I have a database in SQL Server 2008 with around 20 GB in size. And it is increasing rapidly.

Somehow I can not add multiple independent harddisks to increase IO performance.

If a add large table in separate file group, will it help to improve performance on single disk?

Or any one has tips to improve performance?

Thank you

  • By 'somehow', are you saying that you can add disks but you are facing some issues, or you do not have an option to add additional disks at all? Apr 4 '13 at 17:11
  • no, i am not allowed to add more hard-disc for now.
    – par
    Apr 5 '13 at 5:14

First off, gather a performance baseline in order to know what the situation is now. Keep monitoring the performance to see if there is a trend for degeneration. If the performance seems to become an issue, there are a few things to do.

Identify the root cause for lack of performance. Is the server expiring memory pressure, IO waits or high CPU usage? The word on the street is to look at Brent's performance tuning pages for a quick start.

Don't overlook good DB design. Check the DB against missing indexes, outdated statistics and poorly written queries. Any of these issues can eat up all the iron you got and then some.


Using multiple file groups can - in certain situations - increase performance. Even Microsoft's documentation claims performance advantages. Alas, in your scenario they do not, as you do not have extra disks.

The idea of file groups is to divide database contents to multiple files. File groups make it possible to locate hot tables to high performance storage. This, requires advanced storage configuration your system is lacking. Partitioning tables can take advantage of storage this way too.

Administration tasks like backup/restore can be more manageable with filegroups. Usually a VLDB (very large database) is needed to get such an advantage. Another a classic example is handling read-only data and separating it to its own filegroup. As the data doesn't change, it can be backed up more seldom than the rest of the database.

If you deploy multiple file groups to single a disk, there is no performance bonus. The reason is that you still got a single disk, a single spindle, single set of read/write heads. In order to access data, the disk has to move heads to proper a location. They can't be at two locations at the same time, so extra file group doesn't increase performance.

  • If i add large tables in separate file groups, will it help to improve performance on single disk?
    – par
    Apr 5 '13 at 5:12

If your server is disk-bound (saturated), then splitting onto more files (on the same disk) will not increase your performance. However, under some conditions (if it is thread/CPU bound and you have ample disk through-put), it could help. You really won't know without doing a performance study (as @vonPryz already said).

If you are not allowed to expand your disk config (due to hardware constraints, etc) maybe you could consider adding RAM. It won't be a big gain, but sometimes, adding RAM can increase performance (depending on the type of traffic that you are getting). It mostly helps with reads (not much for writes). Considering that your DB is growing rapidly, the extra RAM will certainly help as your indexes grow or if your OS is swapping/paging a lot.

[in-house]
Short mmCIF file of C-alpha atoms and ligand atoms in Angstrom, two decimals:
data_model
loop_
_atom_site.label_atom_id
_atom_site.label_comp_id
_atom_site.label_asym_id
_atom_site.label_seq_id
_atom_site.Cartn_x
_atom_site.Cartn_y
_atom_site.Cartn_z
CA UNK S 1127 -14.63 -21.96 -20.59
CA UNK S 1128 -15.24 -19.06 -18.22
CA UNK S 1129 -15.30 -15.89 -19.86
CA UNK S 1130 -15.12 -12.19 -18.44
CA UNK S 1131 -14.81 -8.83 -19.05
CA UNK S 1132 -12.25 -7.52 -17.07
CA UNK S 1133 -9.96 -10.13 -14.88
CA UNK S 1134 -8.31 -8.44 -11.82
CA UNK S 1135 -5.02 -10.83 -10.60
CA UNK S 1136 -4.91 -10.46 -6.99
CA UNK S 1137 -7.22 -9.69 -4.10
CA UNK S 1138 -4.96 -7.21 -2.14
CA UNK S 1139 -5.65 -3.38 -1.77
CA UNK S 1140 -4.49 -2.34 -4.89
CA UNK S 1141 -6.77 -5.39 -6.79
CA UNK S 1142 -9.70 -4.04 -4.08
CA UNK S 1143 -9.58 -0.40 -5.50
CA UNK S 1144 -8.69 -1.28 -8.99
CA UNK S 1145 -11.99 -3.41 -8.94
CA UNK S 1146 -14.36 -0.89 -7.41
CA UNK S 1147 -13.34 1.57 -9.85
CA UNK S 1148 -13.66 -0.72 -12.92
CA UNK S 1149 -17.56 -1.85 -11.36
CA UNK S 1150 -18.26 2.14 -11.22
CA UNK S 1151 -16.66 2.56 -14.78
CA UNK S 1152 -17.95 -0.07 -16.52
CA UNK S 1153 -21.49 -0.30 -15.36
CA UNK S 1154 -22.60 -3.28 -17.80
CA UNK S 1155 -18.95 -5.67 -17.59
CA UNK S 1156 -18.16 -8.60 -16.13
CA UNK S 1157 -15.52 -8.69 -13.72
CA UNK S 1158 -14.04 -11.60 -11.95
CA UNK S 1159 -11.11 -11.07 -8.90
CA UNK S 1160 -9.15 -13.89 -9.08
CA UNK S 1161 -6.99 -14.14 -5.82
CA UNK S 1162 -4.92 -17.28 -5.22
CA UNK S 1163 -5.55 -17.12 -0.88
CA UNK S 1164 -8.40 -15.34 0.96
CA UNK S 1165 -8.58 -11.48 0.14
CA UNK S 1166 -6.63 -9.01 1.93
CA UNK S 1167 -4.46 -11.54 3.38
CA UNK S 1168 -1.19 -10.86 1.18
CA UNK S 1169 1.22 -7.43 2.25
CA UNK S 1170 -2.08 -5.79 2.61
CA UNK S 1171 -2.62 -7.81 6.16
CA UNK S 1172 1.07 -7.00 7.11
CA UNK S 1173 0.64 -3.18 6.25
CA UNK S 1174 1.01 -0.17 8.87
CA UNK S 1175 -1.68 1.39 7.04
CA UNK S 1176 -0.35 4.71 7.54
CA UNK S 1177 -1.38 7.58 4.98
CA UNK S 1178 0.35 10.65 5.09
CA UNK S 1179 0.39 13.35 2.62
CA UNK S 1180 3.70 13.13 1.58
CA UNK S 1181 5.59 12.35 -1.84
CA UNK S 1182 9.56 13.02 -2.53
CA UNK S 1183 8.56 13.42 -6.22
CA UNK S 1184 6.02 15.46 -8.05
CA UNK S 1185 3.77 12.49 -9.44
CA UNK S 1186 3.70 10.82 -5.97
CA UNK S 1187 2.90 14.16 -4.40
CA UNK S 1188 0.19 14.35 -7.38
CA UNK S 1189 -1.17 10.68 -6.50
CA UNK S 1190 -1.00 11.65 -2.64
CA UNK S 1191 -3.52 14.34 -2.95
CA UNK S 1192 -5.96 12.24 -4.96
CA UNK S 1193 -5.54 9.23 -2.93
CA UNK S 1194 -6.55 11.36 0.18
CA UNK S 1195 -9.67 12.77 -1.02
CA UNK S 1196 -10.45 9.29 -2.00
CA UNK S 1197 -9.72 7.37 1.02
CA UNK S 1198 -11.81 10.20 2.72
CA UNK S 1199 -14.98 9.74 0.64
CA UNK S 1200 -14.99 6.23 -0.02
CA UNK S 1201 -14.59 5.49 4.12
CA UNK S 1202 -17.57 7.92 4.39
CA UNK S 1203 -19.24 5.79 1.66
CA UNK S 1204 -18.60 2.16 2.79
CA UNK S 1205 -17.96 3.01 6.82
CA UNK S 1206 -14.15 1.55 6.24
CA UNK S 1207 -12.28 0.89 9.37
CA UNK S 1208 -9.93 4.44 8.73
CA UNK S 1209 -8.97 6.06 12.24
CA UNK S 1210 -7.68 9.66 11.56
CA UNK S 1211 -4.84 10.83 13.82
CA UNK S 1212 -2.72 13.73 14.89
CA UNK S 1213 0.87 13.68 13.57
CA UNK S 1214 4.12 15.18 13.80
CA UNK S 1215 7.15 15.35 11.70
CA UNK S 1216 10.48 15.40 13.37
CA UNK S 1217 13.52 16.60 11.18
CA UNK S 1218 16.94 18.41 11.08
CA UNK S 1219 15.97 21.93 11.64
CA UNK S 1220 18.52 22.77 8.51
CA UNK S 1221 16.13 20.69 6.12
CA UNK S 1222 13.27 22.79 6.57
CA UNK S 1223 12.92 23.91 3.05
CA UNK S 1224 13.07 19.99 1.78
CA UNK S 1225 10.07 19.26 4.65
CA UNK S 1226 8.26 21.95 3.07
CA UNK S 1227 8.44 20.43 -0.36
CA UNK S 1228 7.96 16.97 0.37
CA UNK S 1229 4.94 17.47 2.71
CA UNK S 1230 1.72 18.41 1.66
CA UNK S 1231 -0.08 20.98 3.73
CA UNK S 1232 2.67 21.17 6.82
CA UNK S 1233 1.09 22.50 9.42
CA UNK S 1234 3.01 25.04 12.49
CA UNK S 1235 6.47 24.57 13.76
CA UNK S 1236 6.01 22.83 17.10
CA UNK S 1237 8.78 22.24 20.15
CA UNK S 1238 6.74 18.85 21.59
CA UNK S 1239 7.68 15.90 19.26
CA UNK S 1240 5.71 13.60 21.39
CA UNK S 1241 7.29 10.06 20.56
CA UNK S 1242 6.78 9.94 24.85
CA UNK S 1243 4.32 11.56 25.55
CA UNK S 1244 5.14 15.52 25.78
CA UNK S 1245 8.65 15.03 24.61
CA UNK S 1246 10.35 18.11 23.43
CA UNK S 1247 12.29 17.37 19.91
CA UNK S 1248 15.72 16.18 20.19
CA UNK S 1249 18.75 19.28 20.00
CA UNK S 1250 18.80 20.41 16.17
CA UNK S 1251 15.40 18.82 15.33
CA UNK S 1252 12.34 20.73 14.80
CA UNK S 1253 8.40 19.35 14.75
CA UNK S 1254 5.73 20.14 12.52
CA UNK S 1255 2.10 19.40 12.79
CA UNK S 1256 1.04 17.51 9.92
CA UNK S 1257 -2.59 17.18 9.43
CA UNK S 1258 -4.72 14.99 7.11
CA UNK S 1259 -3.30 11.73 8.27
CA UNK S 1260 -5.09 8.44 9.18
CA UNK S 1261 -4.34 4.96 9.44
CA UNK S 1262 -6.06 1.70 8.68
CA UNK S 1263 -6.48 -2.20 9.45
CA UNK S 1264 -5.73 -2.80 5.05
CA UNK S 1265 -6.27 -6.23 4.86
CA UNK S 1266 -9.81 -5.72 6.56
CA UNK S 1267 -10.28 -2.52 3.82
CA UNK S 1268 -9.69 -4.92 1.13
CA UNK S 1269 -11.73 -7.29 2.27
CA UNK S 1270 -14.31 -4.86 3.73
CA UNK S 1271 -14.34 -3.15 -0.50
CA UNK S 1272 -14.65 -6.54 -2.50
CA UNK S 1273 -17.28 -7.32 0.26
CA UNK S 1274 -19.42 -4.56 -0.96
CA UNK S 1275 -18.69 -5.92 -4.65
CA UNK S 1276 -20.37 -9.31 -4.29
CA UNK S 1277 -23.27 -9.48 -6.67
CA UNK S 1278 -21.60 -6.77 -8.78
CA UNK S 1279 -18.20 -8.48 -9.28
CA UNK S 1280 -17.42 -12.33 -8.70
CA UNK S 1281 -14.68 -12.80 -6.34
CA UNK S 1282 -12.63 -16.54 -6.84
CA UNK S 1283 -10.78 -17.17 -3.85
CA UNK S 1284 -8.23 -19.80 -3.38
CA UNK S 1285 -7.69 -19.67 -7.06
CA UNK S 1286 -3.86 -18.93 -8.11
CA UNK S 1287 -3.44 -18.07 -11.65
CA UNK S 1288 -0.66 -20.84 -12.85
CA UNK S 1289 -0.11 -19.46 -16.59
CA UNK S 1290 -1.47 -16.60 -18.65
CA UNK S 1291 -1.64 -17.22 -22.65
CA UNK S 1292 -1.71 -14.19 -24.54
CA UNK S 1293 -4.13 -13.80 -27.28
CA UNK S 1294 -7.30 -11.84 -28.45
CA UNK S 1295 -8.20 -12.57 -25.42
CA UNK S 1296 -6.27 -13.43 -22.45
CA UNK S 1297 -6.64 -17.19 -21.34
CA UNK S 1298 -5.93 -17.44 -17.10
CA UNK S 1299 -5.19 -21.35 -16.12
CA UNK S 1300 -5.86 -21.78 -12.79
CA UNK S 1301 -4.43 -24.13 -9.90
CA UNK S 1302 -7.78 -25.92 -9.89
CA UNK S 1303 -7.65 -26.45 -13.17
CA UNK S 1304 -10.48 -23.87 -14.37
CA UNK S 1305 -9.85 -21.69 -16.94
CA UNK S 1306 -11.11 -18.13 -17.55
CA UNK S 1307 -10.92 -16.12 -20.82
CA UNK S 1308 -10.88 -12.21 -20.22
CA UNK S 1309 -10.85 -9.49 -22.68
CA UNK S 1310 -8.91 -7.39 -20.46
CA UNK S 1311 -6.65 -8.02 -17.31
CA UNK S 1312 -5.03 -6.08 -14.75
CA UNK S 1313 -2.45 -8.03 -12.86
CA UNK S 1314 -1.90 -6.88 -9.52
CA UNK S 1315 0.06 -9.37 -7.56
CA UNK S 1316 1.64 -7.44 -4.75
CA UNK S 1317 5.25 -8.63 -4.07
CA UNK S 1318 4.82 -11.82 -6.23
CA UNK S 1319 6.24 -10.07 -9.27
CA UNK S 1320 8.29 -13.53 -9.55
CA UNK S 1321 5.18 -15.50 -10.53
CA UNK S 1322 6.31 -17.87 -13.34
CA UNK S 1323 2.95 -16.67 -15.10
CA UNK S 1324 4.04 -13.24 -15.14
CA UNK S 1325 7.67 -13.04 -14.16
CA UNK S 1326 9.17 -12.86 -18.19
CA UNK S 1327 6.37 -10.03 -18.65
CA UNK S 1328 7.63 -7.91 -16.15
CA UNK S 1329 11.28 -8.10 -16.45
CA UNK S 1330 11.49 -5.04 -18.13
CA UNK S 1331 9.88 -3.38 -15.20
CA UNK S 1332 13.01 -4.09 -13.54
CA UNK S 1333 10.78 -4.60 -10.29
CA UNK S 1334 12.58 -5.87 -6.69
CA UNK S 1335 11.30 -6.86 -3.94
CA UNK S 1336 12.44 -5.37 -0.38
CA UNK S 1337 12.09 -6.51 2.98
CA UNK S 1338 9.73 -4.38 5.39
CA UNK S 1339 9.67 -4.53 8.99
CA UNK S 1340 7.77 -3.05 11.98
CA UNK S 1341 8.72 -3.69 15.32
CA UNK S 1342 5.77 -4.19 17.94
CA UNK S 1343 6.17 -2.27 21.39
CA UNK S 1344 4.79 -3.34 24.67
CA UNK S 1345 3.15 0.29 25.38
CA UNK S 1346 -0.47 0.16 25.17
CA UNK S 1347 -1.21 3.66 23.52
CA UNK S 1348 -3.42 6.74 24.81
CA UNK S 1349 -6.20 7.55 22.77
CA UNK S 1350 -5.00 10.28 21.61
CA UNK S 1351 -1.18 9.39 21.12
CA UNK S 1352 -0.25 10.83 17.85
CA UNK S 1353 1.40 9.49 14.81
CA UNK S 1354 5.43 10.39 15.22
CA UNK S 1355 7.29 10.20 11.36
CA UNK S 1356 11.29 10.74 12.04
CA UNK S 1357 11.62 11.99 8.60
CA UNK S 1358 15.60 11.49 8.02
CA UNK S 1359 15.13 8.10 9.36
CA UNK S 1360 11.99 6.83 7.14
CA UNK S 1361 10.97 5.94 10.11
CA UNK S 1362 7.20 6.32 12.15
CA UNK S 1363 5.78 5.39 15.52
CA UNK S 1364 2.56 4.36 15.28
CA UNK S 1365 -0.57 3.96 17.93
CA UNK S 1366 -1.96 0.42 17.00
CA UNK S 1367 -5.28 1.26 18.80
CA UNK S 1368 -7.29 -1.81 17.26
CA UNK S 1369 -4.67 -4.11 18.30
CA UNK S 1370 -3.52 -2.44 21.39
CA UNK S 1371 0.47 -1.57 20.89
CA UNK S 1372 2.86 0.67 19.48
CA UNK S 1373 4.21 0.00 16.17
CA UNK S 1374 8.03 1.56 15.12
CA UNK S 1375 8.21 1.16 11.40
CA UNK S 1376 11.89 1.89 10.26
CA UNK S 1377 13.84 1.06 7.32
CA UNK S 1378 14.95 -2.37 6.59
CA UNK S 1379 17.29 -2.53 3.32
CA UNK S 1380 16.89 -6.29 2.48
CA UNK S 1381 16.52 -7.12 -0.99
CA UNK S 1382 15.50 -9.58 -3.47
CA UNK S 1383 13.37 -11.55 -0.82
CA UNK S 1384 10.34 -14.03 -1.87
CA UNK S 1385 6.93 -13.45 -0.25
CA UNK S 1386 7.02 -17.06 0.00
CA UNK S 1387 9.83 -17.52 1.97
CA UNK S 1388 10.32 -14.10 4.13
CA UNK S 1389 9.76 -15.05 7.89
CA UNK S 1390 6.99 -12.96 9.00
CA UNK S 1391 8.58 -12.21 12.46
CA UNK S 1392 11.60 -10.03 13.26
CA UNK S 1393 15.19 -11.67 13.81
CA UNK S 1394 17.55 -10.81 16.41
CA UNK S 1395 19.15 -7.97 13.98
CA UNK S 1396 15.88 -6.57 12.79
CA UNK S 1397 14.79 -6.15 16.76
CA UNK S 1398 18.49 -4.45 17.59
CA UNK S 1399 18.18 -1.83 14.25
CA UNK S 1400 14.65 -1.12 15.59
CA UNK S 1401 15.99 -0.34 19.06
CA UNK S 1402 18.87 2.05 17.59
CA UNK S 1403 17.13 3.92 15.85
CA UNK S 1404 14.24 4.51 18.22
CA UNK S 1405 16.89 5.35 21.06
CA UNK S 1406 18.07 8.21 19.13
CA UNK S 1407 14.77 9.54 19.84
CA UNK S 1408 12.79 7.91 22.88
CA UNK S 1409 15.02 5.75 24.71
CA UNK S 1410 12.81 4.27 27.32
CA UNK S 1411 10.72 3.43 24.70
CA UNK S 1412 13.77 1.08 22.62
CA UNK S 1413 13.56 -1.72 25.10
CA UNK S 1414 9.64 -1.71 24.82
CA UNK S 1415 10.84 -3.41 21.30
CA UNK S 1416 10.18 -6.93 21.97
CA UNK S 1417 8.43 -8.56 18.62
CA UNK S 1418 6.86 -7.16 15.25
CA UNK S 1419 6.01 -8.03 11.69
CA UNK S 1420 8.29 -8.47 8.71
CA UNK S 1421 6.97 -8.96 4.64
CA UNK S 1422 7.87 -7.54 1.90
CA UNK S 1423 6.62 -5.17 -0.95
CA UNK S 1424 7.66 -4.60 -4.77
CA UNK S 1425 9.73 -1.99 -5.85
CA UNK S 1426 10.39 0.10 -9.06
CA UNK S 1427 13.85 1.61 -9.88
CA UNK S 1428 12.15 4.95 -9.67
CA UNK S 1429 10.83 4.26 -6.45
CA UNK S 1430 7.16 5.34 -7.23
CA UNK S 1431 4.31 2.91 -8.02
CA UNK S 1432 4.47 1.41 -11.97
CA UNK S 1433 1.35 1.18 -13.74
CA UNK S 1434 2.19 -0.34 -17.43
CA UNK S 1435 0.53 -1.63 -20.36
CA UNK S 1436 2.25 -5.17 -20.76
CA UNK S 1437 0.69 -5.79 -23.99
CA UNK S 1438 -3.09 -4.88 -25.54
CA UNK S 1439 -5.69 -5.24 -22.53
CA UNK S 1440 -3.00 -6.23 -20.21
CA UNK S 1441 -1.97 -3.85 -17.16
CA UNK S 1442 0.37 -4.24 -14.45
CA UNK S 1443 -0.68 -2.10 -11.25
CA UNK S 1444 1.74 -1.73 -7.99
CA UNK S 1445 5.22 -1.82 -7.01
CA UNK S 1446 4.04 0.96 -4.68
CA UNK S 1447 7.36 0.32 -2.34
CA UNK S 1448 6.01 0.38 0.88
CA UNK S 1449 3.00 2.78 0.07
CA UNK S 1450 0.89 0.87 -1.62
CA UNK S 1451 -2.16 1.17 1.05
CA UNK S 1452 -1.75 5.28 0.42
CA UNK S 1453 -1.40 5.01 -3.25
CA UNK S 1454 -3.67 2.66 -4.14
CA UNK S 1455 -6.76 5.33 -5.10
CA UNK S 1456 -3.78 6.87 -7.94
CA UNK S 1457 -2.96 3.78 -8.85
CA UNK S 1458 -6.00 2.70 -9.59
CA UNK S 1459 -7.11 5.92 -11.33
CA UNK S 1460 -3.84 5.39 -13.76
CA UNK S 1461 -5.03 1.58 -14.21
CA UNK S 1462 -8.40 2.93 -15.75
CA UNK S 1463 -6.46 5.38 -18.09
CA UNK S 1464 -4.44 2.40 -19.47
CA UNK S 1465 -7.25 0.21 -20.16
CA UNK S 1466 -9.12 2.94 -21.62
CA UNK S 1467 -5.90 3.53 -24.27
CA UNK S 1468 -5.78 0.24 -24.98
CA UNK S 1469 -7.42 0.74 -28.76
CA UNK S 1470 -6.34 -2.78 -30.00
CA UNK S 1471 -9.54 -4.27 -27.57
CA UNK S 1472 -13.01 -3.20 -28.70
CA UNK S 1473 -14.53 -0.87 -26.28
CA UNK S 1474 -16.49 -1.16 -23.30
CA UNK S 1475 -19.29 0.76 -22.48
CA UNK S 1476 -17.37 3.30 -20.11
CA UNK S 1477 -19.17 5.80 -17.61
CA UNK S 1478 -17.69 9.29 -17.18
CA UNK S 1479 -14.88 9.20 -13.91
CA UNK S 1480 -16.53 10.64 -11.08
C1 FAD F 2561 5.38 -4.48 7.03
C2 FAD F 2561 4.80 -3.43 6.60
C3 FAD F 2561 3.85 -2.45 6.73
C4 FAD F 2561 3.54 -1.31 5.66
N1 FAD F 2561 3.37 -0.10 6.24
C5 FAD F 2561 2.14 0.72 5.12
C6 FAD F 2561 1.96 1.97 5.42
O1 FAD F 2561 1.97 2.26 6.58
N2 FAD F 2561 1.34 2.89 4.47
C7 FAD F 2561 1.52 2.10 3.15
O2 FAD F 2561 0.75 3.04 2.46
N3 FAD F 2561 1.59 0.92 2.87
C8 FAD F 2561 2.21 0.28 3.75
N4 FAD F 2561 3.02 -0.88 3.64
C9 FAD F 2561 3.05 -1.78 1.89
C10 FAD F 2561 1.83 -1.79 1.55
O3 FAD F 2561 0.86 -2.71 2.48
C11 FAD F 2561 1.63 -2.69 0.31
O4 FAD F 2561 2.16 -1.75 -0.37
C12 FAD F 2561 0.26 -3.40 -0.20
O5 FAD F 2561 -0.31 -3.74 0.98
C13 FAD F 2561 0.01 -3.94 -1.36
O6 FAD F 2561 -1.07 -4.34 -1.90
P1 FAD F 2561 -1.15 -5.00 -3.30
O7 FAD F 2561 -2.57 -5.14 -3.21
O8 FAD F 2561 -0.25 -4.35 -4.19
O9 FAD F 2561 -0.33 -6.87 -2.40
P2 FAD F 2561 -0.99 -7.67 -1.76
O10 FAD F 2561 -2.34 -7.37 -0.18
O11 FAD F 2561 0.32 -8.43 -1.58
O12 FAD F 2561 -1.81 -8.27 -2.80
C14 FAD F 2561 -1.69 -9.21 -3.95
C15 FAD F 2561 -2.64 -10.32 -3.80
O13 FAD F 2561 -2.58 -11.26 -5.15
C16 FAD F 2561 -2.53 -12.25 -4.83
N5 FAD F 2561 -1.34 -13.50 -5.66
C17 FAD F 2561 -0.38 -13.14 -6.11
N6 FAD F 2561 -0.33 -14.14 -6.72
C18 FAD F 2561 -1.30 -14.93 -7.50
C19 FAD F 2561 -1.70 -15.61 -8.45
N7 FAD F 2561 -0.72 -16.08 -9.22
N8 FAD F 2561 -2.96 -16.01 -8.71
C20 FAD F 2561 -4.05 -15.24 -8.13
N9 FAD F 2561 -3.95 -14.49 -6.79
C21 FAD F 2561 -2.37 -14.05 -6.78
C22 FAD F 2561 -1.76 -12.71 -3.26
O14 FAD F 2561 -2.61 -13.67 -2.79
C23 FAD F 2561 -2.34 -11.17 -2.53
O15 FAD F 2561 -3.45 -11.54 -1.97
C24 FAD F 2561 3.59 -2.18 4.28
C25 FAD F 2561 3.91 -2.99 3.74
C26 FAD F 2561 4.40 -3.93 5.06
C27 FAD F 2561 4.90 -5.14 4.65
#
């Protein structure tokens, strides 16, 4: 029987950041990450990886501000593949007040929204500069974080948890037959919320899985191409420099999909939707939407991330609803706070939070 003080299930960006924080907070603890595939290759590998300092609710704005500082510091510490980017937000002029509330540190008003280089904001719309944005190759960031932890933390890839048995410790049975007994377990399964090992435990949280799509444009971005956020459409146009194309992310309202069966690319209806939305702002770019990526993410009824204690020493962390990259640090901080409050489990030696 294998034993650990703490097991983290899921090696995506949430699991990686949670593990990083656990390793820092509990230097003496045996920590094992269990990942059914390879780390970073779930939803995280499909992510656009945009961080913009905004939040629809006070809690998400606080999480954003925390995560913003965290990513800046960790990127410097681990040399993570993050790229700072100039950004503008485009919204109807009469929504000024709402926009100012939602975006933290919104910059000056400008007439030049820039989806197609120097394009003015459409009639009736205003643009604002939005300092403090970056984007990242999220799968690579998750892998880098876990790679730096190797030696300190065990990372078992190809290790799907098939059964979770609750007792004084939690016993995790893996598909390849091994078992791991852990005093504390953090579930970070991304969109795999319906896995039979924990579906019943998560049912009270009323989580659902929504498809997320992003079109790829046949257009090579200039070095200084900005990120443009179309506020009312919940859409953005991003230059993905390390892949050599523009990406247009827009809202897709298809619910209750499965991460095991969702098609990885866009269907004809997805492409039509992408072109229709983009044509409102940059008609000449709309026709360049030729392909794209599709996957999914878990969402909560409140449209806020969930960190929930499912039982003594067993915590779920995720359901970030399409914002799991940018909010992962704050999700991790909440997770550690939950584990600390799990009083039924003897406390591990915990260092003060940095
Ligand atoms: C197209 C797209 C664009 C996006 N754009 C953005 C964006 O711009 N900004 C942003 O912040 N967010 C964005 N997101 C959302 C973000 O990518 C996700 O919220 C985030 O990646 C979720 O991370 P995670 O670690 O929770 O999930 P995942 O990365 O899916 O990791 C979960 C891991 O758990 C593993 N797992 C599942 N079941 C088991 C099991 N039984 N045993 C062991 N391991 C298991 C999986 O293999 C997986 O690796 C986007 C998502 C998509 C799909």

Of course, without knowing anything about your traffic or hardware, configs, etc, I should point-out that adding RAM might also be a waste of money if you have more serious bottlenecks elsewhere. You will only know that by doing a performance study. Spending money on a guess is not very professional.


There is nothing you can do at the disk/file to improve performance on a single spindle-set, other than making sure that the data is not badly fragmented (either internally or at the filesystem level).

You could try tweaking SQL Server's checkpointing behaviour to eek a little more performance out of how it performs writes to disk (see http://msdn.microsoft.com/en-us/library/ms189573.aspx and http://sqlblog.com/blogs/linchi_shea/archive/2007/11/01/best-and-worst-checkpoint-performance.aspx) but I would not recommend messing with any of that without copious benchmarking in a test environment to make sure you are actually making thinks better overall rather than worse, and you need to be careful not to blow your recovery model out of the water.

How much memory is in the machine and what sort of workload you see are important factors: if the majority of the data and indexes fit into RAM and your workload is very read heavy (which most are) then you'll be running mainly from RAM anyway and won't need to worry (if you are not hitting disk often, the speed of the file/disk arrangement are a relatively minor issue). If you make sure that your index choices are well thought out then even if the DB is much larger than the available RAM you'll hopefully find that the common working set fits in nicely so you'll still not have to worry too much about IO optimisation. 20Gb is not all that large for a DB on a modern machine so with good index design a mainly-read workload should be not be blocking on IO much unless your app regularly draws out hundreds of Mb or more in single queries.


You can try with partition of table and index. This method reduce network traffic and increase database performance and save time and space as well

for some tips for sql server performance you can refer these links





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